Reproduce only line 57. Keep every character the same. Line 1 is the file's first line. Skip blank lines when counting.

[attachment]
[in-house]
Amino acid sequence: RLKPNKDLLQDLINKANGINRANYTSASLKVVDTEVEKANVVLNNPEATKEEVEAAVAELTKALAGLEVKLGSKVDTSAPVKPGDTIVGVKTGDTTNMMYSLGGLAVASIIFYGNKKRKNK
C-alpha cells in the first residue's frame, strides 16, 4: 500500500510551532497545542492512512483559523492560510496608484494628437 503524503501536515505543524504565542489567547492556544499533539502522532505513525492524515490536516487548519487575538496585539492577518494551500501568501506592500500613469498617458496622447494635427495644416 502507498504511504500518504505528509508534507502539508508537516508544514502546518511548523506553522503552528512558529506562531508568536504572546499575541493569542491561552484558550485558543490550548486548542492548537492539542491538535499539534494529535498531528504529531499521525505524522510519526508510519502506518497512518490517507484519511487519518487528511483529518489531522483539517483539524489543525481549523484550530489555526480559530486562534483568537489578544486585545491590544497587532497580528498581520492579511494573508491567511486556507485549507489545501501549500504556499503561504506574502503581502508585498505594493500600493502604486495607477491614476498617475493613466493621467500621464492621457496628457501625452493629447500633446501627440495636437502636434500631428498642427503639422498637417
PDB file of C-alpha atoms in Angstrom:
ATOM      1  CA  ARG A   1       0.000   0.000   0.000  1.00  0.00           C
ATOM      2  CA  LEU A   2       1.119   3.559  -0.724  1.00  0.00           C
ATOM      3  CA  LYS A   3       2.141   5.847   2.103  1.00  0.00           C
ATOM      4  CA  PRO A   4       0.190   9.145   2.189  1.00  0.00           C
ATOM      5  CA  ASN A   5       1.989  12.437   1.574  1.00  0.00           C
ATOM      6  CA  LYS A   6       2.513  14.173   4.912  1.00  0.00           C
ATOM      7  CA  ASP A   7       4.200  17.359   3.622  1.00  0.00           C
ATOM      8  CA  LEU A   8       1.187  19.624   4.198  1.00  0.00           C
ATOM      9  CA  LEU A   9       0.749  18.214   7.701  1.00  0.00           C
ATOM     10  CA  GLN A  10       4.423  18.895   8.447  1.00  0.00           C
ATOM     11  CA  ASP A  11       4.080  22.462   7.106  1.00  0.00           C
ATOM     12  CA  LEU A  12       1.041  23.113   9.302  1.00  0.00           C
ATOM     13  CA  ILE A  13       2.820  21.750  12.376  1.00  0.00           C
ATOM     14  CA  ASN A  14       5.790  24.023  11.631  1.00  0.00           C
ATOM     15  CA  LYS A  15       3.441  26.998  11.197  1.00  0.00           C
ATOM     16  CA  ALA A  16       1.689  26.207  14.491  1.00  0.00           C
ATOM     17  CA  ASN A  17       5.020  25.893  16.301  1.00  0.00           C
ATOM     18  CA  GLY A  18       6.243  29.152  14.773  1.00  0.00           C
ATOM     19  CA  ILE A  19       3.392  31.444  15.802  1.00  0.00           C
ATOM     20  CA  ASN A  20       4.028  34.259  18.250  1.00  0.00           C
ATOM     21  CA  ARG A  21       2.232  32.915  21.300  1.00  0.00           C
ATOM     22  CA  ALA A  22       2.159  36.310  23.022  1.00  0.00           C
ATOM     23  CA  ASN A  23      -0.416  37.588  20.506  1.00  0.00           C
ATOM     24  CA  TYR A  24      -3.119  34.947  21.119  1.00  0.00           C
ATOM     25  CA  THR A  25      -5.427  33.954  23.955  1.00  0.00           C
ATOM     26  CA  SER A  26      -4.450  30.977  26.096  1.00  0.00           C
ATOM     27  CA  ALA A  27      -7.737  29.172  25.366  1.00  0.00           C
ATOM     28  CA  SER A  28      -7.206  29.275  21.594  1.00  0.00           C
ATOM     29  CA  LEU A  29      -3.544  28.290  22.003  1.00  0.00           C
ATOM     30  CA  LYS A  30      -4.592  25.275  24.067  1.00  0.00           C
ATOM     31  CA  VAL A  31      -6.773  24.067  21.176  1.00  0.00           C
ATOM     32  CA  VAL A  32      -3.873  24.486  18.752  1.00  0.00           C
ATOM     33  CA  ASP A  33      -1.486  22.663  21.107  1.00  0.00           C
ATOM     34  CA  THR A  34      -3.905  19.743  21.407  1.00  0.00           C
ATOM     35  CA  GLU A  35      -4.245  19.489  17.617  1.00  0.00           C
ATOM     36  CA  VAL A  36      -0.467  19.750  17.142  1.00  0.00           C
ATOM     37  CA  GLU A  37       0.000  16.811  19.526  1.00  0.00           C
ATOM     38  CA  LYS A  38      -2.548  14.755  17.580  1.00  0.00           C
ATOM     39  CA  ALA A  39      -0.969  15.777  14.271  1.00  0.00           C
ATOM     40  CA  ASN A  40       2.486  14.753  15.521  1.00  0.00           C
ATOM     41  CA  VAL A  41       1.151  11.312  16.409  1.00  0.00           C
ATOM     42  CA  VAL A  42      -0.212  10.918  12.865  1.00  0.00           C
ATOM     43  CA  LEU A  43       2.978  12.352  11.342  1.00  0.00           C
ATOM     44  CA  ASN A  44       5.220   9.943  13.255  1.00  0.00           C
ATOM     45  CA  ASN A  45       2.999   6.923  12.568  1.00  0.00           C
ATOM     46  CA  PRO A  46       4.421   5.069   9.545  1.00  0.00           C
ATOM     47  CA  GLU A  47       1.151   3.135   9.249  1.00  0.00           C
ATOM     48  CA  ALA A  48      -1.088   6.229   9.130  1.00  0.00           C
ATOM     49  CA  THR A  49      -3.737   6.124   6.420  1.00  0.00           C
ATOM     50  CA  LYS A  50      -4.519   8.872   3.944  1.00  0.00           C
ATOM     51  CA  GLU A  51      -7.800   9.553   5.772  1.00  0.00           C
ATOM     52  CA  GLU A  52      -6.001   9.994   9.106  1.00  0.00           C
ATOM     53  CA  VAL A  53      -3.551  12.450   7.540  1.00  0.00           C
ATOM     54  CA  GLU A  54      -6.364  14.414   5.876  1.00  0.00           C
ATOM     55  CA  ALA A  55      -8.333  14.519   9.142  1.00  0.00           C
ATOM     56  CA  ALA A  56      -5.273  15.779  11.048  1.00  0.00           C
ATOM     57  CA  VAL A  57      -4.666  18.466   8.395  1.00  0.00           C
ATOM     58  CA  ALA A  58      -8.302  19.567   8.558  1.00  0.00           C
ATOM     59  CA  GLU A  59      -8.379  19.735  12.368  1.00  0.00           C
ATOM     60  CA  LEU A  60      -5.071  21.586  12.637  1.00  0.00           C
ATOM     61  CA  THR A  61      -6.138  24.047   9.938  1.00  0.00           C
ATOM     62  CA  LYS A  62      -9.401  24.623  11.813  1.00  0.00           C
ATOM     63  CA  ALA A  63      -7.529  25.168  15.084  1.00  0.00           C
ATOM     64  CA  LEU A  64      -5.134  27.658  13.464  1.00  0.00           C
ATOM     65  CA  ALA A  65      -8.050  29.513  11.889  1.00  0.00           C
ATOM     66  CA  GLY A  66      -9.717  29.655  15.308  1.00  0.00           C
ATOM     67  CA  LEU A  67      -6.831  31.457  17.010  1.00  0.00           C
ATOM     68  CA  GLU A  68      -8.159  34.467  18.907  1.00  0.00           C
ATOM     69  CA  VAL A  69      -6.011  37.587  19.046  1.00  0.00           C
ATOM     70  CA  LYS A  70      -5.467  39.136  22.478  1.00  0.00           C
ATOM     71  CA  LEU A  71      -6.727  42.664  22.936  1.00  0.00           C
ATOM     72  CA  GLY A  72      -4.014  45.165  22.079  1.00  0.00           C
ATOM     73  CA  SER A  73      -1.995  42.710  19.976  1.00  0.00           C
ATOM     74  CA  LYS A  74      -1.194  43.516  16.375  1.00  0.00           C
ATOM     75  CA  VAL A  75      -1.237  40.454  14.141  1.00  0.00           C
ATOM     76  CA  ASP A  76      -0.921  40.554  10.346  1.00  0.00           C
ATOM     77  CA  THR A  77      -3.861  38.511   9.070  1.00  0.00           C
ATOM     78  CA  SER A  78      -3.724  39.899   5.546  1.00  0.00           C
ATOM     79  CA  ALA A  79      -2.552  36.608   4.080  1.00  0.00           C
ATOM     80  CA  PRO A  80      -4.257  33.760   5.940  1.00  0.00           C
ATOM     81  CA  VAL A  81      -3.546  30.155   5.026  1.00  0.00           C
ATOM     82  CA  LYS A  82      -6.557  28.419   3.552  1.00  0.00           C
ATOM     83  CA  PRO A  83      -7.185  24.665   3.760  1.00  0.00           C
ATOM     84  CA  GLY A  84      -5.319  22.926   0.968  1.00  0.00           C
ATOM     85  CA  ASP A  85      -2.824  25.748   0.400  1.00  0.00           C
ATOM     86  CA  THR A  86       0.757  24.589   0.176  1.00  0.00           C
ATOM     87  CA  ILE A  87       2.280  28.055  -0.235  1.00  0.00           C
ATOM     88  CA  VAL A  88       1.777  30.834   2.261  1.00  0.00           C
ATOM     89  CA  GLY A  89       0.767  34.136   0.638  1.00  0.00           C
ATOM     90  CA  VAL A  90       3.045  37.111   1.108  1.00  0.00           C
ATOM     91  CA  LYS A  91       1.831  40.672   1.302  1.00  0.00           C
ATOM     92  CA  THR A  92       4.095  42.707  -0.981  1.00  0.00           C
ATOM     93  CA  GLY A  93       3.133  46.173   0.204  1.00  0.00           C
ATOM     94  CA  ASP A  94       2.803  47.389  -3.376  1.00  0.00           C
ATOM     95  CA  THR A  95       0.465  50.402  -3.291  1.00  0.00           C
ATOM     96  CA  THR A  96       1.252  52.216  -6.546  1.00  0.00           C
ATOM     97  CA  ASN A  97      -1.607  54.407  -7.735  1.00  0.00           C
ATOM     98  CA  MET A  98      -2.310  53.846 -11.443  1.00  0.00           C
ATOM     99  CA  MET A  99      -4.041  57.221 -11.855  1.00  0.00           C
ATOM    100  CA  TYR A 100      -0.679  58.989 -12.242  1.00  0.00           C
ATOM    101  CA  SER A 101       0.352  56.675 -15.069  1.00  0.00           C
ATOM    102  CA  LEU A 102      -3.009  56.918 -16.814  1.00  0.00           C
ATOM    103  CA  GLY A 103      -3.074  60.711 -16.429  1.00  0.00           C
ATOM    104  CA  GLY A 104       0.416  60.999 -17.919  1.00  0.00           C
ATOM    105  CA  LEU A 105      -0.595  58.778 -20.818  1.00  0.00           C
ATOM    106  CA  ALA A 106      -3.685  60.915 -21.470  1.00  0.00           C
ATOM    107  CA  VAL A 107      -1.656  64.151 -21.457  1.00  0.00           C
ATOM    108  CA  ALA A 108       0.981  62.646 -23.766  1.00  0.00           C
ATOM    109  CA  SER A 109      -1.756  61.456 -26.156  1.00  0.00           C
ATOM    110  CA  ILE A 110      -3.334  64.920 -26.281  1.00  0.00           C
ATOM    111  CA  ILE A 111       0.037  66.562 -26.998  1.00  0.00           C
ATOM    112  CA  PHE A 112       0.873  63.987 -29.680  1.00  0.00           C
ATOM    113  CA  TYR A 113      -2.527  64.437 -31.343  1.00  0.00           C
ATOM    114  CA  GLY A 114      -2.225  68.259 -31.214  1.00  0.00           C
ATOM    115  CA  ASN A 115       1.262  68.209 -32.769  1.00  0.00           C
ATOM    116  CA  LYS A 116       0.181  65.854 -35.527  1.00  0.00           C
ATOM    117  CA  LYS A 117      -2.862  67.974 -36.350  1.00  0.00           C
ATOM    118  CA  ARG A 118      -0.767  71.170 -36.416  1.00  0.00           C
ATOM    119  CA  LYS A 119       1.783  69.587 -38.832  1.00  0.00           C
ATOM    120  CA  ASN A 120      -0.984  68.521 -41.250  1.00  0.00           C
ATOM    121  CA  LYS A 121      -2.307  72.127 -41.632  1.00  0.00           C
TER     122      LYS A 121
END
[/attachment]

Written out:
ATOM     53  CA  VAL A  53      -3.551  12.450   7.540  1.00  0.00           C